Notes & Reviews:
The partnership of Sir Simon and the BPO in Mahler’s Symphony No. 2 portends a ground-breaking new recording. Recorded in concert at Berlin’s Philharmonie in late October 2010, the Symphony, scored for orchestra, soloists and chorus, tackles the great mysteries of life and death and was already among the most successful and popular of Mahler’s symphonies during his lifetime. Not only was the work premiered by the Berliner Philharmonike (in 1895) but it is an important work in Sir Simon Rattle’s musical trajectory.
The symphonies of Gustav Mahler have been a central theme in Sir Simon Rattle’s career. “[Mahler’s Symphony No 2] was the piece that made me take up conducting in the first place when I heard it in a live performance when I was 12. Mahler aimed to put the entire world into a symphony and this world goes from the death rights of some unnamed hero through a memory of what life was in both its beauty and its horror and final resurrection and redemption. It’s on a vast canvas with many, many performers and, for me, it is one of the most moving of all orchestral works.”
"The opening bars certainly make you sit bolt upright. Upper strings tremble; lower strings thrust: Rattle starts the symphony's journey in a flourish of power and mystery...In the nostalgic second movement Rattle remains winningly light-footed. We also enjoy the benefits of deeper feelings. Listen to the sweetly lyrical strings once the opening hurly-burly is done" The Times, 4th February 2011
"Rattle represents its quasi-Expressionist leanings, its wilfulness and Weltschmerz: Mahler as modernist...Rattle's micromanagement underlines Mahler's glaring colours and edginess...Magdalena Kozena (Rattle's wife) handles the Urlicht movement with chaste refinement, and the Berlin Philharmonic plays with phenomenal commitment and finesse." Financial Times, 5th February 2011 ****
"Koená brings her customary depth of feeling to the still maternal voice of "Urlicht"...Rattle's famous piano-pianissimos are deployed to breathtaking effect, the choral passages (radiantly illuminated at the top by Kate Royal) sound pure, mysterious and very Bachian, and the returning resurrection hymn is tremendous" Gramophone Magazine, March 2011
"Countless surface details and fleeting shades emerge as Rattle's vision unfolds, delivered not as wilful impostors but according to the score's letter. Beyond breathtaking playing, peerless choral singing and the supernatural beauty of Magdalena Koená's Urlicht solo, this performance spans Mahler's infinitely complex universe with compelling intellectual insight and expressive force" Classic FM Magazine, March 2011 ****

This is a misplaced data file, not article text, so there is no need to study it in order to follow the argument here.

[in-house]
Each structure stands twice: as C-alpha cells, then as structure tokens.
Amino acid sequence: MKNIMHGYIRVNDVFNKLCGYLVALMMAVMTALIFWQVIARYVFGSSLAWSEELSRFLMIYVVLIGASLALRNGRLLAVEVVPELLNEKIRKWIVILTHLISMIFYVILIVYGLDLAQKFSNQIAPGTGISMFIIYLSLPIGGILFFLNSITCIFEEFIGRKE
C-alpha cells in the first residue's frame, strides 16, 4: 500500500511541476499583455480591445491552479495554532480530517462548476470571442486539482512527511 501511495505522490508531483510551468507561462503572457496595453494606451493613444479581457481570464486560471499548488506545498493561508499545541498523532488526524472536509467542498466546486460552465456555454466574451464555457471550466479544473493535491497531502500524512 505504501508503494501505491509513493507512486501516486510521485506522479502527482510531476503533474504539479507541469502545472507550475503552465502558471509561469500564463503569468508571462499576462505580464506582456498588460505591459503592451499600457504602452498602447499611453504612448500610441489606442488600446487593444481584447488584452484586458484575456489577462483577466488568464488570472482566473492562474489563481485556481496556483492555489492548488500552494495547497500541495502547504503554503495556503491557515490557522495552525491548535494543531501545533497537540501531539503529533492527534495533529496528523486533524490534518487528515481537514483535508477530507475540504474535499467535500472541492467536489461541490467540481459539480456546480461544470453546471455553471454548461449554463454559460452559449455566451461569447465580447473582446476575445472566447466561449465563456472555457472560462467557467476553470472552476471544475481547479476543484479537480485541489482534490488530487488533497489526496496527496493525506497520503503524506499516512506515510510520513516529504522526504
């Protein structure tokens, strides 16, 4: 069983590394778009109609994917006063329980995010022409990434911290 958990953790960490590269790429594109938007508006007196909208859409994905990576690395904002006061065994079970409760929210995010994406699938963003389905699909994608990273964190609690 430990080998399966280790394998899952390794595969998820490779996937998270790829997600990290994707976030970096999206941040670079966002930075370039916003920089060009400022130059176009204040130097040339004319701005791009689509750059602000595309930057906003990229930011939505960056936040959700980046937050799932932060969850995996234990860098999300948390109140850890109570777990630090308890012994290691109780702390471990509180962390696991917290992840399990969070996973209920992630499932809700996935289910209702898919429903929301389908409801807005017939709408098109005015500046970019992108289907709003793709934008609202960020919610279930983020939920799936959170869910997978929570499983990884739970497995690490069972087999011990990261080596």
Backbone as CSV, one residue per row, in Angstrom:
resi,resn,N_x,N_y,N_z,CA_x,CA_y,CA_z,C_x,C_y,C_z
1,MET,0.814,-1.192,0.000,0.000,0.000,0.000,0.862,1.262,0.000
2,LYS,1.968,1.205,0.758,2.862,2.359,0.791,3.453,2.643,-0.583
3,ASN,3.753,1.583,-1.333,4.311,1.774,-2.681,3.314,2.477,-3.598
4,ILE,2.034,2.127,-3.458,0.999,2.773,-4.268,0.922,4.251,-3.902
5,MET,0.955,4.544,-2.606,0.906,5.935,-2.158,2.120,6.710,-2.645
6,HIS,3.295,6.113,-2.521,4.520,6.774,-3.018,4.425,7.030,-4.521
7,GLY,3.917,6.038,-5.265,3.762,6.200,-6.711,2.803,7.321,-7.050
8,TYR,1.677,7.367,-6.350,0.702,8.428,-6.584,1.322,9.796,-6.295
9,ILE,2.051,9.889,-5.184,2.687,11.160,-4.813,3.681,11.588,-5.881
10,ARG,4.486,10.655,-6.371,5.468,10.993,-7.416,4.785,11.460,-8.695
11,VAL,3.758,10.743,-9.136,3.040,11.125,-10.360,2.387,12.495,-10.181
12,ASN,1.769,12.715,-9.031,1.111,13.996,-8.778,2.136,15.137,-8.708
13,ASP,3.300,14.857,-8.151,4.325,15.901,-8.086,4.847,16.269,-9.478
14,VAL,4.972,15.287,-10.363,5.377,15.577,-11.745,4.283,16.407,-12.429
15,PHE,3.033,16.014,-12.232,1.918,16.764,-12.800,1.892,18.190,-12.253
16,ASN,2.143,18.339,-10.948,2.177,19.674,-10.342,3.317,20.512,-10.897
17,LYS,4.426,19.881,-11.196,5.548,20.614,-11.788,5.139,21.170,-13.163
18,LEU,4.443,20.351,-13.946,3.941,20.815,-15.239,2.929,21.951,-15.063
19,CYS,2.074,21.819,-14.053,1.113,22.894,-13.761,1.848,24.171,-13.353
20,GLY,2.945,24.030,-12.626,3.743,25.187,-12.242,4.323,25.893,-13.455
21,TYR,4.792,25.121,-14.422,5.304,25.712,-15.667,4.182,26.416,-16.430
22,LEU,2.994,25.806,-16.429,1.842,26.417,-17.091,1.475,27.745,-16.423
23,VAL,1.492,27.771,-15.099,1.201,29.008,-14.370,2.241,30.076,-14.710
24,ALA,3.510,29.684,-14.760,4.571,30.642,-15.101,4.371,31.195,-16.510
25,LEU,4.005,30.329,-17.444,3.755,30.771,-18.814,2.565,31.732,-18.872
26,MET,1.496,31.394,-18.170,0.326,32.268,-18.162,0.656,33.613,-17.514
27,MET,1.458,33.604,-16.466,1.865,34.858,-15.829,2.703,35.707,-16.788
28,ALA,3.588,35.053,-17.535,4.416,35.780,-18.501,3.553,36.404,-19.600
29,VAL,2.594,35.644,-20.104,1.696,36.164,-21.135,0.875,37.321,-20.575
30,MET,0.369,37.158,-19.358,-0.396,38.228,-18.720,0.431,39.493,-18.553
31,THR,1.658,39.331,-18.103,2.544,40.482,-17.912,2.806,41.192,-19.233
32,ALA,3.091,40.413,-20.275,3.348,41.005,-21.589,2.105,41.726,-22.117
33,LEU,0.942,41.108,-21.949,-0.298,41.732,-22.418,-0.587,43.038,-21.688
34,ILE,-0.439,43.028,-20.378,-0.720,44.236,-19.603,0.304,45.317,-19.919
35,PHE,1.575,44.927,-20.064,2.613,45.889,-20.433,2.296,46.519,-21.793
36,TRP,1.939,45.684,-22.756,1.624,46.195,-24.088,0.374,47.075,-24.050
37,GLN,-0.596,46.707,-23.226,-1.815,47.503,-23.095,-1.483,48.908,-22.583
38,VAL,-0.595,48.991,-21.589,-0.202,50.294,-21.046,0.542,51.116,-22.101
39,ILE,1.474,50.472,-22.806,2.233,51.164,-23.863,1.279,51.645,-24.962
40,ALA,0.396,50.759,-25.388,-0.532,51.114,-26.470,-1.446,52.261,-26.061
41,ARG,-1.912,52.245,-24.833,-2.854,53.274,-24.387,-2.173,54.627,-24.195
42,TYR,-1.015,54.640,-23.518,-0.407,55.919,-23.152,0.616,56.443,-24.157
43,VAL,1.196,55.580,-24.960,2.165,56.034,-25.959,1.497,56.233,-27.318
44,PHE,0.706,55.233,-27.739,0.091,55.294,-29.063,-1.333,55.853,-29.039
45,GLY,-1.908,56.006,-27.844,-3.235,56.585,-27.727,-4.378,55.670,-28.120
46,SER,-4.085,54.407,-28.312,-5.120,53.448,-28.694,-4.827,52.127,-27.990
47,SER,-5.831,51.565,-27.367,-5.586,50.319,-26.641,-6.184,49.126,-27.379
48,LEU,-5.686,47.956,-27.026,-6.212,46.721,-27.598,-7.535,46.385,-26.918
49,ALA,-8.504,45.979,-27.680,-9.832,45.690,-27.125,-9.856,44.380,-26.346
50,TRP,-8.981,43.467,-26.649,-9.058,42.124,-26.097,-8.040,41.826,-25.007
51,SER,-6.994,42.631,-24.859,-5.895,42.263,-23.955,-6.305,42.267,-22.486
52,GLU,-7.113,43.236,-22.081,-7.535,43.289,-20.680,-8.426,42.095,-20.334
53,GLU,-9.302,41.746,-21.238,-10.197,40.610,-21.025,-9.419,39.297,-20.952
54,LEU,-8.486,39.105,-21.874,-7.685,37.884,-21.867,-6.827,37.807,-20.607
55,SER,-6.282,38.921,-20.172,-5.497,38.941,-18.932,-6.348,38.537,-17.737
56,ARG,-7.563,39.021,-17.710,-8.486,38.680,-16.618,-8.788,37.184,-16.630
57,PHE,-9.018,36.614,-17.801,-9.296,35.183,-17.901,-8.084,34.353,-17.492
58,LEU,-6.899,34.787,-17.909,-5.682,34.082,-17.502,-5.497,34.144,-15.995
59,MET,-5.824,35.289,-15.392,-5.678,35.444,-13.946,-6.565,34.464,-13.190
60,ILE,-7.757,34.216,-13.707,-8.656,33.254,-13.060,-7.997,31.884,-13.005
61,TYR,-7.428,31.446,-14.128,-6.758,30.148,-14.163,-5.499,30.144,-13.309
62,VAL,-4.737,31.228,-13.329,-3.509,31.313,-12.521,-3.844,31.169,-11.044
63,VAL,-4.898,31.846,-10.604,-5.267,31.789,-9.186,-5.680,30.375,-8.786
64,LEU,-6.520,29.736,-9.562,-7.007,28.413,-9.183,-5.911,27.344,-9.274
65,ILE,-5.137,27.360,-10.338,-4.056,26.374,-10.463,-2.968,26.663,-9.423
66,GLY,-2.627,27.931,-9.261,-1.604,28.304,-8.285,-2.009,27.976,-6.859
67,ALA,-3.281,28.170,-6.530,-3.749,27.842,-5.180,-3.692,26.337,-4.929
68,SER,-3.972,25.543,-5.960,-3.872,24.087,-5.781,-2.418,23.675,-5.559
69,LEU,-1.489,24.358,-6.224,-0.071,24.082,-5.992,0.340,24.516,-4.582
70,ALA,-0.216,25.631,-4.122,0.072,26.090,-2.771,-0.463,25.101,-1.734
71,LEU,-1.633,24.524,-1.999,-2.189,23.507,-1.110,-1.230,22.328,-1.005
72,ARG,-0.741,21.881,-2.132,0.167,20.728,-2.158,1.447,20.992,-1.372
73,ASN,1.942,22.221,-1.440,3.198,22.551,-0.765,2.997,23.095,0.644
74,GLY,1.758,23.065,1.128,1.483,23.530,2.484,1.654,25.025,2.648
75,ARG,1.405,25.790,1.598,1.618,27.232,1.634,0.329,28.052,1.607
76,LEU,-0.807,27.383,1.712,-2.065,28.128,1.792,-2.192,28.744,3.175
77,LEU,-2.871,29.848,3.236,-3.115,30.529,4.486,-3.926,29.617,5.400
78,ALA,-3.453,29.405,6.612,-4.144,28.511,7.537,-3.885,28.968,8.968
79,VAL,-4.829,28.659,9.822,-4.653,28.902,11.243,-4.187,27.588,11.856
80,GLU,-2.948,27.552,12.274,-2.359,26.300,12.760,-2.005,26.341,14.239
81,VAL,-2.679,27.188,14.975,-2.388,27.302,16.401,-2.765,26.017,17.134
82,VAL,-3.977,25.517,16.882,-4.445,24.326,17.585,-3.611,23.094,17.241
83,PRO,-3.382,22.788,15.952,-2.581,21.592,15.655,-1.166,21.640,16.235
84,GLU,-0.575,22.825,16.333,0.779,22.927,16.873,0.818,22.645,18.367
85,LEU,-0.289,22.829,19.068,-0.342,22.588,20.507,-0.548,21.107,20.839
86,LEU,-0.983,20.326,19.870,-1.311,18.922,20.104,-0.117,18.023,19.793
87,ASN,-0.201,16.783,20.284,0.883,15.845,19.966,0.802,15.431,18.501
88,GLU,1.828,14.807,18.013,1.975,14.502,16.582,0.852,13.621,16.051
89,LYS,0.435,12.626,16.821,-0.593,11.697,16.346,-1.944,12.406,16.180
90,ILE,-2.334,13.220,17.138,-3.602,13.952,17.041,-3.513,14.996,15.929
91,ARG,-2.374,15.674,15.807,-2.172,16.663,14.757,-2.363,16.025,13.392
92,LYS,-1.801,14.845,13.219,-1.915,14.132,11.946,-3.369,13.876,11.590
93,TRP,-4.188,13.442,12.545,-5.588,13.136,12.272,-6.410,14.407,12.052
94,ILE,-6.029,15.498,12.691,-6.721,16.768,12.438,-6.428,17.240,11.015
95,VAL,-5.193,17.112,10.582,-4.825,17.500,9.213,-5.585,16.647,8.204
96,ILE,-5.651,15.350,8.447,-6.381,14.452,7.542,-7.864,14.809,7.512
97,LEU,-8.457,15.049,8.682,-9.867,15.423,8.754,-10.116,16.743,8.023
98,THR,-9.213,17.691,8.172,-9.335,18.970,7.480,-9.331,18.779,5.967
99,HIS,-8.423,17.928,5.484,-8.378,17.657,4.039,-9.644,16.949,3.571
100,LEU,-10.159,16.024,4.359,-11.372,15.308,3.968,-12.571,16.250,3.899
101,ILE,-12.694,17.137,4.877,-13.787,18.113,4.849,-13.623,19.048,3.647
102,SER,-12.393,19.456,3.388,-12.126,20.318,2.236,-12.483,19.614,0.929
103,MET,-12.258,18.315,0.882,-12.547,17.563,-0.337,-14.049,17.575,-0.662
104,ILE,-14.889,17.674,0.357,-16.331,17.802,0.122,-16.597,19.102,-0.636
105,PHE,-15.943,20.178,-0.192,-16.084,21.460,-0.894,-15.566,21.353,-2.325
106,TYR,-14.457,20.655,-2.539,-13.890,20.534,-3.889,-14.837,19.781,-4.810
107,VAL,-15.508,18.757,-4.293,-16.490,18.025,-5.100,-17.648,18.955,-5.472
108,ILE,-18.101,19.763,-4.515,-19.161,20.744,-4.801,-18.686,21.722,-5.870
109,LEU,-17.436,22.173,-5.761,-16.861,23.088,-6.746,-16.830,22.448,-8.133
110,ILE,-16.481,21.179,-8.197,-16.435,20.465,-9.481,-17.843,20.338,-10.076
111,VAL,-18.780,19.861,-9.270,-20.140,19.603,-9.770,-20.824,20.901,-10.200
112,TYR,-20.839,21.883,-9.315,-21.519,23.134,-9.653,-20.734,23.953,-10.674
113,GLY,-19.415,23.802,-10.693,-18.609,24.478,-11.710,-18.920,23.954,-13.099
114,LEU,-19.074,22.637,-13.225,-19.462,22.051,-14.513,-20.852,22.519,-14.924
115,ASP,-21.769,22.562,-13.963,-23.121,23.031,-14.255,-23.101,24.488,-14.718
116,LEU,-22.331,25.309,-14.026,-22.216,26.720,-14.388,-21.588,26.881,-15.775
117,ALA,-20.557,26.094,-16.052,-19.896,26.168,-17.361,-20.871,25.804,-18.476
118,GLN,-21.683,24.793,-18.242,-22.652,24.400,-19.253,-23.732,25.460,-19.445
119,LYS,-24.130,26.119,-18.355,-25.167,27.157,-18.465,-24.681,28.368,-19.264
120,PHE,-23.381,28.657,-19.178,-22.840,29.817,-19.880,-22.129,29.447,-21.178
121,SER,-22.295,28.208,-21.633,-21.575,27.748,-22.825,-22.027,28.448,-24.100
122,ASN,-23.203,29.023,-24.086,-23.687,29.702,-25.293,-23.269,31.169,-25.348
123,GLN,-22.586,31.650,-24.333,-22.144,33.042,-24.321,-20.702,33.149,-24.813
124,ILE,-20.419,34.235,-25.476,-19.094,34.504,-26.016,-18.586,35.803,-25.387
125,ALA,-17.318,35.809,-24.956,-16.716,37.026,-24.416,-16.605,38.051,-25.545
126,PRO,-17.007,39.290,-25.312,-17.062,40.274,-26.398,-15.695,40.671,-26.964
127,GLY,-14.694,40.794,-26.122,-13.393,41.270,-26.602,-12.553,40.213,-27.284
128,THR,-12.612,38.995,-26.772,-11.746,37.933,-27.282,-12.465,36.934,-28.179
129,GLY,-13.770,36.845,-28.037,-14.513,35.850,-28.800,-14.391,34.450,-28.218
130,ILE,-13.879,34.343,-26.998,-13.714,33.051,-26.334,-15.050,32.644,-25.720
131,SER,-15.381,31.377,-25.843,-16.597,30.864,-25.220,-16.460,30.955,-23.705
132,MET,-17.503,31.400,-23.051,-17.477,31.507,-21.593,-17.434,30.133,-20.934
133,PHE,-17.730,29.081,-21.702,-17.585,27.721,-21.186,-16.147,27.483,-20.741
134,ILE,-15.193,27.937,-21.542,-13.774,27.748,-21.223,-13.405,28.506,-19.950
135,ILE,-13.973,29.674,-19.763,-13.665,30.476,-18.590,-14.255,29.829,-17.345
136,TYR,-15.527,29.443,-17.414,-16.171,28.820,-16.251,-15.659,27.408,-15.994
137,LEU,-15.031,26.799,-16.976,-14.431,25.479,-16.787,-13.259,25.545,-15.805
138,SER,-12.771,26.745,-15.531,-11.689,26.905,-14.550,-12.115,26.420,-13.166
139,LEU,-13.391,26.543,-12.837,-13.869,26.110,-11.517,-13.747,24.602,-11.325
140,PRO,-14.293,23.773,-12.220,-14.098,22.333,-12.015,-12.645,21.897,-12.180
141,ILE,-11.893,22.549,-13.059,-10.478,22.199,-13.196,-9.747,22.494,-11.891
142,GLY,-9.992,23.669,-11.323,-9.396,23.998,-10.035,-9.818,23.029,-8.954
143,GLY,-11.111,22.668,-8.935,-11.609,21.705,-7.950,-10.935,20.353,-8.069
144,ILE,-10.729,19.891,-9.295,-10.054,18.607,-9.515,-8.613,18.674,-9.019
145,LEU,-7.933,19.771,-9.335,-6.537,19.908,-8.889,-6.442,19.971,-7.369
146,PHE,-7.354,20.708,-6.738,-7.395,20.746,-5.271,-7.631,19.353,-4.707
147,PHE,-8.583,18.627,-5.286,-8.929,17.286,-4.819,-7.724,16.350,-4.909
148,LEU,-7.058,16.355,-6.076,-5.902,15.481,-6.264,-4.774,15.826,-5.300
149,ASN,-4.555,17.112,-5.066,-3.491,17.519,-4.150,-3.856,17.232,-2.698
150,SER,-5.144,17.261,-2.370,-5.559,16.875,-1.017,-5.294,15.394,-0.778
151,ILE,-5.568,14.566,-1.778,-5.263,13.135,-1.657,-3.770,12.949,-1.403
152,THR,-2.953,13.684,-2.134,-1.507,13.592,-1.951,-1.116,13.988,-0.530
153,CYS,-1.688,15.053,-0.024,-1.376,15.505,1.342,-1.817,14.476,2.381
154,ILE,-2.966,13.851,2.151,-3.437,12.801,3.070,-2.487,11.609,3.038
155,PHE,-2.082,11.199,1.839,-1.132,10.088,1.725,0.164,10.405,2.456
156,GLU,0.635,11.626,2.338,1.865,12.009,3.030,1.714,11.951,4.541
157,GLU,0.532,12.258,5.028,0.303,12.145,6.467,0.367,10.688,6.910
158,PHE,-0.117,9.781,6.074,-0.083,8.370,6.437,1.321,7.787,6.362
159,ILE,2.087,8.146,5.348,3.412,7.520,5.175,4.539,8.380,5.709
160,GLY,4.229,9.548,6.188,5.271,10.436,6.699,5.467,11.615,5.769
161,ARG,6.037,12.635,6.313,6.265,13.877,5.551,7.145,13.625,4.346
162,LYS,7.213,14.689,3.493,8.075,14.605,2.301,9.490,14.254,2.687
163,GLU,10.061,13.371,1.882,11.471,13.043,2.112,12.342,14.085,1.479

"Rattle places considerable weight on this audacious conflation of tone-poem...and sonata-form...his is undoubtedly a reading of as well as for the present." International Record Review, March 2011
"the post-holocaust enchantments are magically coloured. For anyone who cares about this symphony Rattle's new recording is essential listening, if not necessarily a first port of call...[he] sets new standards with the light, shade and shock of his Berlin funeral rites which open the symphony." BBC Music Magazine, March 2011 ****
"the sound is almost miraculously analytical, and the combination of Rattle's attention to detail and the superlative playing of his great orchestra ensures that every morsel of Mahler's scoring makes its point." The Guardian, 24th February 2011 ****
"Of course there's much to admire. The BPO are on fantastic form, the recorded sound is sumptuous but clear and Rattle brings some new thoughts to the piece. The first movement is striking for its deliberate, almost stealthy beginning, and there's a slow, almost dreamlike delicacy about the music." The Telegraph, 25th February 2011 ***
Gramophone Magazine Editor's Choice - March 2011Notes & Reviews:
Recording information: Philharmonie, Berlin (10/28/2010-10/30/2010).
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Works DetailsMahler, Gustav : Symphony no 2 in C minor "Resurrection"
- Conductor: Simon Rattle
- Notes: Philharmonie, Berlin (10/28/2010-10/30/2010)
- Running Time: 51 min. 17 sec.
- Period Time: Post Romantic
- Form: Orchestral
- Written: 1888-1894